The XI Corps was a badly organized and badly led corps in the Union Army. It bore the brunt of Confederate Stonewall Jackson's successful attack at Chancellorsville, and was also heavily defeated on the first day of the Battle of Gettysburg.
On the second and third days of the Battle of Gettysburg, southern General Robert E. Lee ordered unsuccessful attacks on the Union III Corp at Devil's Den, V Corp on Little Round Top, Pickett's Charge against the II Corp on Cemetery Ridge.
Although badly generaled by Daniel Sickles, the III Corp was well-led at the divisional level and below. The V Corp contained some stout regiments, notably the 83rd Pennsylvania, and the above all, the 20th Maine, which was immortalized in the "Killer Angels (book and movie) for its defense of Little Round Top. And the II Corp was apparently the Union Army's version of General Patton's Third Army from World War II (that is, it suffered and inflicted the most casualties of any unit its size).
Which was more "typical" of the Union Army, the XI Corps or the other three? More to the point, can one reasonably believe that General Lee's mistaken moves at Gettysburg may been predicated on the assumption that the XI Corp was "representative" of the rest of the Union army when in fact it might not have been? Put another way, would Lee's tactics have made more sense if the attacks had been directed at replicas of the XI Corp rather than the three units that actually received them?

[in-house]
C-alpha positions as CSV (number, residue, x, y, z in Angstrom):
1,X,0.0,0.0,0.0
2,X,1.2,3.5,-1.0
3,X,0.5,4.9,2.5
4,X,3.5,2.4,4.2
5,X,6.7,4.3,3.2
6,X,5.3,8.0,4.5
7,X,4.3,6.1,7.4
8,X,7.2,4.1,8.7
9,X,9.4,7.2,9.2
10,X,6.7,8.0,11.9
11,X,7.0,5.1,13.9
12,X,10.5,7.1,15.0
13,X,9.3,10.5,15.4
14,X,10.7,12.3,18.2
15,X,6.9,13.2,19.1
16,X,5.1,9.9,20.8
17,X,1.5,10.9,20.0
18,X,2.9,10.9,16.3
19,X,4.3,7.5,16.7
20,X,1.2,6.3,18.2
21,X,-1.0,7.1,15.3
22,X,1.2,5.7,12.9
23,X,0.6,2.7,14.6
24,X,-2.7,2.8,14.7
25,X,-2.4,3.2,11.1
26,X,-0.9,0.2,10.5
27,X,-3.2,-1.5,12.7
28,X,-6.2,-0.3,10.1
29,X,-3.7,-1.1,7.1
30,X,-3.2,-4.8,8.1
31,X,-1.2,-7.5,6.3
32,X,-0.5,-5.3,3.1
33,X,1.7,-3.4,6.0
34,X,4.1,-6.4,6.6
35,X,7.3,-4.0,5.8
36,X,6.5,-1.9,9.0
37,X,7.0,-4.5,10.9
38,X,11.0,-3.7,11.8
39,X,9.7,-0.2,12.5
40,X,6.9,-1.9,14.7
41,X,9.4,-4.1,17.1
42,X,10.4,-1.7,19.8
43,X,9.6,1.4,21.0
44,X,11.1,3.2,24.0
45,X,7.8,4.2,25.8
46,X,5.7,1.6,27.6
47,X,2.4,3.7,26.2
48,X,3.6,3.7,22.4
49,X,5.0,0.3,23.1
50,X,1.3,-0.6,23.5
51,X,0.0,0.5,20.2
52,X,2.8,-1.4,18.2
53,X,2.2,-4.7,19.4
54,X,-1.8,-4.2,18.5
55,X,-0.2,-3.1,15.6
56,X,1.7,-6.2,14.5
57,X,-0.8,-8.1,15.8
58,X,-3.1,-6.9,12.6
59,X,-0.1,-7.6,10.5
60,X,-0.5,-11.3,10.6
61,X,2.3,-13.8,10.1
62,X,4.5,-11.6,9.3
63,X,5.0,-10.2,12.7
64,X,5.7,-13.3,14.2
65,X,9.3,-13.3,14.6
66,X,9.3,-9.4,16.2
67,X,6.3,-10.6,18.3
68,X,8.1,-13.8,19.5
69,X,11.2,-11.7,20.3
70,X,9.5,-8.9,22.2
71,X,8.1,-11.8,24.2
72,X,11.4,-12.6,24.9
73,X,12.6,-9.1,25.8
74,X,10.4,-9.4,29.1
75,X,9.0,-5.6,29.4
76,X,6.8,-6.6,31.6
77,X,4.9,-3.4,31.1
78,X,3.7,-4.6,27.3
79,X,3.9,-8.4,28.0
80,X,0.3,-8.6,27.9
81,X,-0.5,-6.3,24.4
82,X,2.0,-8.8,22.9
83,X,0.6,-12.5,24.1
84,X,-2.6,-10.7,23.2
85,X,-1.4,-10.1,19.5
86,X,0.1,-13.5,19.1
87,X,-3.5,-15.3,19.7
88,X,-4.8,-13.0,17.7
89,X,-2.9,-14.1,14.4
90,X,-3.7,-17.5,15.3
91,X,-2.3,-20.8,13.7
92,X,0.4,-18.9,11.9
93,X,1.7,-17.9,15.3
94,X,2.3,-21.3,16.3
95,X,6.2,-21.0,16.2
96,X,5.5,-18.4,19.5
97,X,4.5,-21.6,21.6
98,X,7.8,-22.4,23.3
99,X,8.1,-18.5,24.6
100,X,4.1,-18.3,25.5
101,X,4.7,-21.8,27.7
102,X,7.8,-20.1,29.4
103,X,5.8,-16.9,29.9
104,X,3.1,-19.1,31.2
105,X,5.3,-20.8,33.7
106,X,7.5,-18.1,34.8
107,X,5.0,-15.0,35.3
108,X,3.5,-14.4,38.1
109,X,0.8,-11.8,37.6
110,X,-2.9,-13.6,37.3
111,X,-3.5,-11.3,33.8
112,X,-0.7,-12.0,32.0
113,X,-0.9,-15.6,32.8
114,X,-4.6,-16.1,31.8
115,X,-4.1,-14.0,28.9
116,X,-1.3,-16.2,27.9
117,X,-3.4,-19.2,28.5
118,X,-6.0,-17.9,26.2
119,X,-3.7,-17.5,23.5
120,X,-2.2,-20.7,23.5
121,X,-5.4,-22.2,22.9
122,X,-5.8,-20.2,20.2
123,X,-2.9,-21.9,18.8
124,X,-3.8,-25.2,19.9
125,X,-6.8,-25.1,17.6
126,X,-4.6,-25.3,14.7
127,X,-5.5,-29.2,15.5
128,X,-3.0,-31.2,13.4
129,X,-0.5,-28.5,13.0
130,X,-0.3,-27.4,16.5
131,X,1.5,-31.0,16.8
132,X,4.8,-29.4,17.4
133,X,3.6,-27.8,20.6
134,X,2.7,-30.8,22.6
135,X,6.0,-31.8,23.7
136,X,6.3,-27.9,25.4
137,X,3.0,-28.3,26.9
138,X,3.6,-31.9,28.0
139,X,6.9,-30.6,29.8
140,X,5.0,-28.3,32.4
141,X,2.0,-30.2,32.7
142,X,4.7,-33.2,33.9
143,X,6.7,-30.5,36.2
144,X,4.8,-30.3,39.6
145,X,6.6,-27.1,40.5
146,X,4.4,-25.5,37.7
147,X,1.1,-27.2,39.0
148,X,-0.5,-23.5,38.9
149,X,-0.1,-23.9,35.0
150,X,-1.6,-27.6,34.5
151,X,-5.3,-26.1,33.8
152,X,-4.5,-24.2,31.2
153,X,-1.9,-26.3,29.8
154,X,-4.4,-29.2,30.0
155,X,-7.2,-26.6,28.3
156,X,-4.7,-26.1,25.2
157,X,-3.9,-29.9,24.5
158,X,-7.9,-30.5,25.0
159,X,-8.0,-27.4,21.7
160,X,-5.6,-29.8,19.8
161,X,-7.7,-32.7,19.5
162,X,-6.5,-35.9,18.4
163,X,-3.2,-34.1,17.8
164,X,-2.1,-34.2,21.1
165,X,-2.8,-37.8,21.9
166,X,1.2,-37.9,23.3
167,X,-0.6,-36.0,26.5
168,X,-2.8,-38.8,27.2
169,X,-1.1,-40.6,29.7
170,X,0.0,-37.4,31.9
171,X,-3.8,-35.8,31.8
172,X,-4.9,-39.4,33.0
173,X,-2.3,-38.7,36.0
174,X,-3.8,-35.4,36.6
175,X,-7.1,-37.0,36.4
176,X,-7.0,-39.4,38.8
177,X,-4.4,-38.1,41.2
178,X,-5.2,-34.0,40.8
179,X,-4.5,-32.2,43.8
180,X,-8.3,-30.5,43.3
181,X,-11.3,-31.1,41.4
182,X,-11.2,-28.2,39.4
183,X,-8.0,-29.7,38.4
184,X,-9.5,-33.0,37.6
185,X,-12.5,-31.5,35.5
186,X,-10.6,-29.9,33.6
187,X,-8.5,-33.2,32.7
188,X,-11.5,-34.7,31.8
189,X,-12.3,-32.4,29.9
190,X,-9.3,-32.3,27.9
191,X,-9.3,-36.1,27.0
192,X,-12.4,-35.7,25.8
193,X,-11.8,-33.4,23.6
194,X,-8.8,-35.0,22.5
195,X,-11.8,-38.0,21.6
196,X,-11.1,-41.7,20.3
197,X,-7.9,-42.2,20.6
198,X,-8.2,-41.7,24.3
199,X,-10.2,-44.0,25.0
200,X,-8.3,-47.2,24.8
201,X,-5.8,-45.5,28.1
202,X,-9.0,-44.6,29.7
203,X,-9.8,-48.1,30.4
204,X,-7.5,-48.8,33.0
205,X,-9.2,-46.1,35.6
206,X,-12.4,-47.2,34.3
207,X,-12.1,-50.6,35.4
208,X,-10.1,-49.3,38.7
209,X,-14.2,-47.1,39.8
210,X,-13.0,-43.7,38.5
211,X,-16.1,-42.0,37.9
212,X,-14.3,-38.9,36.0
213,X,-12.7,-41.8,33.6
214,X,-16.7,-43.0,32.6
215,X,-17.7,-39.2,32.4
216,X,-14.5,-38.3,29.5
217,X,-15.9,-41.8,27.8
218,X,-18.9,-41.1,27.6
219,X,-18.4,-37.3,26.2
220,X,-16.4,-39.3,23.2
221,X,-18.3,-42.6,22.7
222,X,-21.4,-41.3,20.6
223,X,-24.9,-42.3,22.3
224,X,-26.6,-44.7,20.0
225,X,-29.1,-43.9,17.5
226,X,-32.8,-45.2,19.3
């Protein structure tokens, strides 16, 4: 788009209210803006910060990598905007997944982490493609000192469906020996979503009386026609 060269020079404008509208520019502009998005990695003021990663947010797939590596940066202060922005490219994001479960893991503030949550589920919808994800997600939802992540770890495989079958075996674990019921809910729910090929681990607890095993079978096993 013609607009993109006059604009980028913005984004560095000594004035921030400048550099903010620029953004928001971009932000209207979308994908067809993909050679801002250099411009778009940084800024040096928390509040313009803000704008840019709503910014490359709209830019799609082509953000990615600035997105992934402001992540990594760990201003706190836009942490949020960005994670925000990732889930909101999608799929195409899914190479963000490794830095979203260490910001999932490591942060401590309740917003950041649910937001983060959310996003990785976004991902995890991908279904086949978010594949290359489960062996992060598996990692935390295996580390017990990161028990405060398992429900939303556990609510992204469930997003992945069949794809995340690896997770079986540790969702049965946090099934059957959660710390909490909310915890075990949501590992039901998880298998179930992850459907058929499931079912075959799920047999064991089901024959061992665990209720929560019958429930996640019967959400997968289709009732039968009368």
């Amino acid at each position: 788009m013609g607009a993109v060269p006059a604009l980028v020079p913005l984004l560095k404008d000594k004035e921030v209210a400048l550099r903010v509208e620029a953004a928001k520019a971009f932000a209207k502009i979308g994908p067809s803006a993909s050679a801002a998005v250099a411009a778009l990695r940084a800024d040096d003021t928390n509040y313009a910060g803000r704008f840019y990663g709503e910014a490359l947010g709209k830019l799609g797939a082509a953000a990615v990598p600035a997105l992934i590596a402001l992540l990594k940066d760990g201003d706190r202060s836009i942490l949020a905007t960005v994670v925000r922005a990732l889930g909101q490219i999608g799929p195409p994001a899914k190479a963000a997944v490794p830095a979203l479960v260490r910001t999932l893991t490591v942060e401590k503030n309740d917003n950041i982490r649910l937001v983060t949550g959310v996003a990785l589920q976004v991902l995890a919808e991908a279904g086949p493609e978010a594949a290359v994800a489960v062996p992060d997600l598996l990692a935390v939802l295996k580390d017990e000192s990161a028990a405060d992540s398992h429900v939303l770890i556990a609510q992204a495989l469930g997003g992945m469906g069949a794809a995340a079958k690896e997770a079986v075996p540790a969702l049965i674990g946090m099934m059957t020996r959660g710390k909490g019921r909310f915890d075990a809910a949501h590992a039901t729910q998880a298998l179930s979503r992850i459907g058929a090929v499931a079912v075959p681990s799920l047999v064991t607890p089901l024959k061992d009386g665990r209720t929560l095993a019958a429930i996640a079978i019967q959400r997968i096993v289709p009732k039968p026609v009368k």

Edit for background: I didn't want to go into "legacy issues" earlier, but this question was inspired by a comment made on one my previous questions: "@RISwampYankee: There were certainly crack Union units, but the weakest Confederate units were nearly on par with average Union units until late in the war..." Pieter Geerkens Sep 11 at 3:14"
I believe that the "average" Union unit was weaker than the "average" Confederate unit, only because a few units pulled down the "mean," and that the median Union unit was actually as good as the median Confederate unit. Unless Pieter was asserting only that the quality of Union units was more "skewed" than Confederate units, I disagree with the above, and was trying to find out if the "typical" Union unit wasn't a lot better than the least successful one.